After The Big Sick, a reunion between Michael Showalter and Kumail Nanjiani should leave me more enthused. Add Issa Rae, and that’s doubly true. Alas, The Lovebirds sings no sweet songs of romance or comedy throughout this madcap date-night-gone-deadly scenario. Scripting relies upon the same quirky relationship notes we’ve time after time seen bent out of shape then hammered back into form. Nanjiani and Rae represent two of today’s comedic powerhouses, but The Lovebirds doesn’t support such a claim. “Love is hard, and it’s harder when there’s a murderer on your tail.” Laughable in conceptualization, but unfortunately familiar as criminal proceedings attempt to tug at our heartstrings.
Jibran (Kumail Nanjiani) and Leilani (Issa Rae) are four years into their bicker-constant relationship and *well* out of honeymoon period. It’s en route to a dinner party that the couple realizes they’d be better off separated, just as an undercover lawman hijacks their vehicle – then runs over a frantic bicyclist. It turns out their driver isn’t a policeman, and now the quarreling partners think they’re prime suspects for murder. Jibran and Leilani must clear their name by tracking down the lone gunman who ruined their evening, and maybe save whatever united future could exist through unprecedented extremes.
It’s a story about keeping the proverbial flame aflicker after years of comfortable routines. Jibran and Leilani exist as the “lame” stereotypes who schedule intercourse into their weekly plans because spontaneity no longer exists – which is combated by illegality and forced accomplice fates. How crazy! Who could have seen that coming! It’s admittedly a fun premise that might or might not get cult freaky as government officials play kidnapper (with bonus bacon grease), but never fun enough. Interrogation scenes, framed killings, masked socialites? It sounds like my style of genre mashup, and it usually is, when lower-hanging gags don’t become the hum-drum norm.
As Nanjiani and Rae jab at each other, they’re able to score sporadic points throughout “arguments” that last far too long. Debates about whether they’d win The Amazing Race or other superfluous chatter. There’s a constant fixation on dialogue that dumbs down our appropriately shaken “heroes,” which lessens their appeal as plot points bring them closer together. The Lovebirds is not without laughs, but nowhere near the amount that Nanjiani and Rae deserve. Maybe that’s because we always inevitably know where the action subplots will lead? Perhaps because jokes are of a stammer-for-five-straight-minutes variety that becomes witless and tiresome. In either case, one might wonder what either comedian saw in such generalized buffoonery.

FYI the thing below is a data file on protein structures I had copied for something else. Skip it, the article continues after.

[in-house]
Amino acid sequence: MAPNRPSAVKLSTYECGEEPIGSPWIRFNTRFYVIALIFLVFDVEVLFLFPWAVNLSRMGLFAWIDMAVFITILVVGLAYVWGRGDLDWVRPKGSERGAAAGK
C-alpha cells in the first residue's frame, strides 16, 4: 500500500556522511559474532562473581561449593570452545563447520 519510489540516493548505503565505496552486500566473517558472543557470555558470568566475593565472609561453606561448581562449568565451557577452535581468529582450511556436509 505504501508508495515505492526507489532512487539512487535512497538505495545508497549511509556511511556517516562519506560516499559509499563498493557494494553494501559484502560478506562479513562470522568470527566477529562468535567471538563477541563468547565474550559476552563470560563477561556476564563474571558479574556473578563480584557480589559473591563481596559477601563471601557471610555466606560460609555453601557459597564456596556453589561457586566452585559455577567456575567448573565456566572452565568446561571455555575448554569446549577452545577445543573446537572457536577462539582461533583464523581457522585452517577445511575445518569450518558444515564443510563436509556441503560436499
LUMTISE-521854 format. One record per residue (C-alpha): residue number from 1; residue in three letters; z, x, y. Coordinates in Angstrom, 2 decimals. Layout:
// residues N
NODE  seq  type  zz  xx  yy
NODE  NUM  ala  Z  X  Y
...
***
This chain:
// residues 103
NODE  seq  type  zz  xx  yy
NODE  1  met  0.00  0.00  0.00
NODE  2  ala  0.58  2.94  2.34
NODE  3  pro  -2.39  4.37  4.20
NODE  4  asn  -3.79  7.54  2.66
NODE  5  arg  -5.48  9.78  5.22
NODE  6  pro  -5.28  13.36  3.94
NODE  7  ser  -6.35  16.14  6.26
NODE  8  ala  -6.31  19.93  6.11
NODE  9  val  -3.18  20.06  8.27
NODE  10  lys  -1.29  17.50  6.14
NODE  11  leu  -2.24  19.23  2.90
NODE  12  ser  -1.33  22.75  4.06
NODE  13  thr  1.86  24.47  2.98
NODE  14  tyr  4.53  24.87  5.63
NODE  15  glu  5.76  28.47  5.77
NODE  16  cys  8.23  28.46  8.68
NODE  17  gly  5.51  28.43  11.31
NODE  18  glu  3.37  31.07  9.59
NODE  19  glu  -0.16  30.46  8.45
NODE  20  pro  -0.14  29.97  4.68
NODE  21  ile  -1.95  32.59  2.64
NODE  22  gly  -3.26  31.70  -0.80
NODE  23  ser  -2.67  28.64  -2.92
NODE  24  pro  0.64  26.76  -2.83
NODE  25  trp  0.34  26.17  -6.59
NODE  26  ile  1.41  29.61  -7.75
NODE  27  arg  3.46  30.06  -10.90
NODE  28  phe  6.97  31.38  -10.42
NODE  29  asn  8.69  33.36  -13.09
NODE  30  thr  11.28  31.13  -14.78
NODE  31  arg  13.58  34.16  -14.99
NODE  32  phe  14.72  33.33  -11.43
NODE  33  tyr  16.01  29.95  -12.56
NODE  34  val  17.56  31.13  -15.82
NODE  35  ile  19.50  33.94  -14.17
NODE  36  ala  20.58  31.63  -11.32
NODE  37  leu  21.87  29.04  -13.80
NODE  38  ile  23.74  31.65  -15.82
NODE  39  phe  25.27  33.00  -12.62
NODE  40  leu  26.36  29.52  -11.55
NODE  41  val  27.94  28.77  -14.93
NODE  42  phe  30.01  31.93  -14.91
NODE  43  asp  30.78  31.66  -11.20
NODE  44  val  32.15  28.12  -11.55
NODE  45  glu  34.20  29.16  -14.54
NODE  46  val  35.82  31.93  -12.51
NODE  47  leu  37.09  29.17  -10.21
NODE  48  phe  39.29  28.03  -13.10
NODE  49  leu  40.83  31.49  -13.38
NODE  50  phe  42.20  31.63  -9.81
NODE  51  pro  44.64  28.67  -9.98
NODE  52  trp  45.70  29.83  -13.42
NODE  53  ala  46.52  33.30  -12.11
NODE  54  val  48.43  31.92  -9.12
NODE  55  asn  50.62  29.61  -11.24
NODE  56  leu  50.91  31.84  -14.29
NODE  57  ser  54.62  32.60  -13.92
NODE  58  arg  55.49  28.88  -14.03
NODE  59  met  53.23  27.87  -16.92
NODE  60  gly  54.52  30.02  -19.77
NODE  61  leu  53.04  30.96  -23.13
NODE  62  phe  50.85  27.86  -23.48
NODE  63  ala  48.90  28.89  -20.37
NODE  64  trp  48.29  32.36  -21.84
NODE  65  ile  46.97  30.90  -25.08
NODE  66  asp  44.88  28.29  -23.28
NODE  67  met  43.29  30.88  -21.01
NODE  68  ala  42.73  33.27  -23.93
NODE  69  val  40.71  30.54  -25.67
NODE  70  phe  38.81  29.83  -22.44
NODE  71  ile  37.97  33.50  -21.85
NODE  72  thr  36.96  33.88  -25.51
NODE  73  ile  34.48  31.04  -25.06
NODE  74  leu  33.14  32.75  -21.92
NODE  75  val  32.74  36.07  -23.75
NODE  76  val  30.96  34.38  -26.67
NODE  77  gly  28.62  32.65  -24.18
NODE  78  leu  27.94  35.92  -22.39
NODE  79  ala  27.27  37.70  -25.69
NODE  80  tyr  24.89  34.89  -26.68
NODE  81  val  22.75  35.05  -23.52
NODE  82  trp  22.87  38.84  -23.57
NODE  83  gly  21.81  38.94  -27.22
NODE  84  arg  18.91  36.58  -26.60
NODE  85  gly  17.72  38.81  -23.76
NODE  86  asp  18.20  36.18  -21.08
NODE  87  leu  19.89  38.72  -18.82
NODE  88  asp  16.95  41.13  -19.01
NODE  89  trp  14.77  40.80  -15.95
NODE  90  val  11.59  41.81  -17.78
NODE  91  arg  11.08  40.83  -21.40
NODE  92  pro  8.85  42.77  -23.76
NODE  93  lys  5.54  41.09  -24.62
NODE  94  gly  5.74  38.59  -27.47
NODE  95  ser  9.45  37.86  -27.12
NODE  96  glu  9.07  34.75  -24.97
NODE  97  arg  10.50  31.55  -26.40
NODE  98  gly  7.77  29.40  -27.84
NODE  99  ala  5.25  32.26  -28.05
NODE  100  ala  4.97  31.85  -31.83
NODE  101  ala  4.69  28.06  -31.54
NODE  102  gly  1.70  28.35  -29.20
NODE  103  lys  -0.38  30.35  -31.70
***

New Orleans provides a farcical, non-sweaty backdrop of beaded drunks and lethargic seediness, but what’s missing is a broader cast of characters who can support Nanjiani and Rae. Anna Camp, as the torture-happy picture of white American privilege, earns her stay in one stable (for animals) scene where she punishes the unknowing ex-at-the-time lovebirds. Otherwise, talents like Kyle Bornheimer and Paul Sparks are left to play nameless cogs in Showalter’s no-frills canoodling caper. We’re talking about a masterplan that involves blackmail photos and secret erotic interludes, yet I’m using descriptors like “nameless” and “lethargic.” It doesn’t add up, especially where entertainment value is concerned.
The thing is, in streamable terms, The Lovebirds is harmless. It’s disappointingly toothless and not the knockout romance we’d expect from such fantastical circumstances, but there’s a wee bit of fun worth a boredom-induced watch. Nanjiani sells physical abuse well, bruised and battered, while Rae’s real-talk charisma proves why we’d be excited to see her go blow-for-blow with Nianjiani (both hilarious separately). A few beats get it right. The frat-bro interrogation, a rideshare Katy Perry singalong, and the gobsmacked duo’s incompetence in the face of danger all ring loudest. There are glimmers of the superteam these professional humorists should make, but the word “glimmers” is the problem.
The Lovebirds will make you chuckle, and it’s easy to root for our titular culprits, yet there’s never a moment where humor or sincerity rises above basic rom-com silliness. It’s a certifiable “WTF!” scenario that never makes you scream “WTF!” aloud. What should be a showcase for Kumail Nanjiani and Issa Rae feels dialed-in and lacking direction that sets apart yet another zany ode to rekindled embers from any other subgenre comparison. Point cameras, shoot footage and move on. That’s the impression many scenes present, versus how something like Date Night plays in the same danger-sexy sandbox with stronger comedic chops. This is more one-note, and that note’s a tad on the flat side.
The Lovebirds may unite two comedic heavyweights but always feels like its punching above its weight class (which is a commentary on scripted shortcomings, I assure you).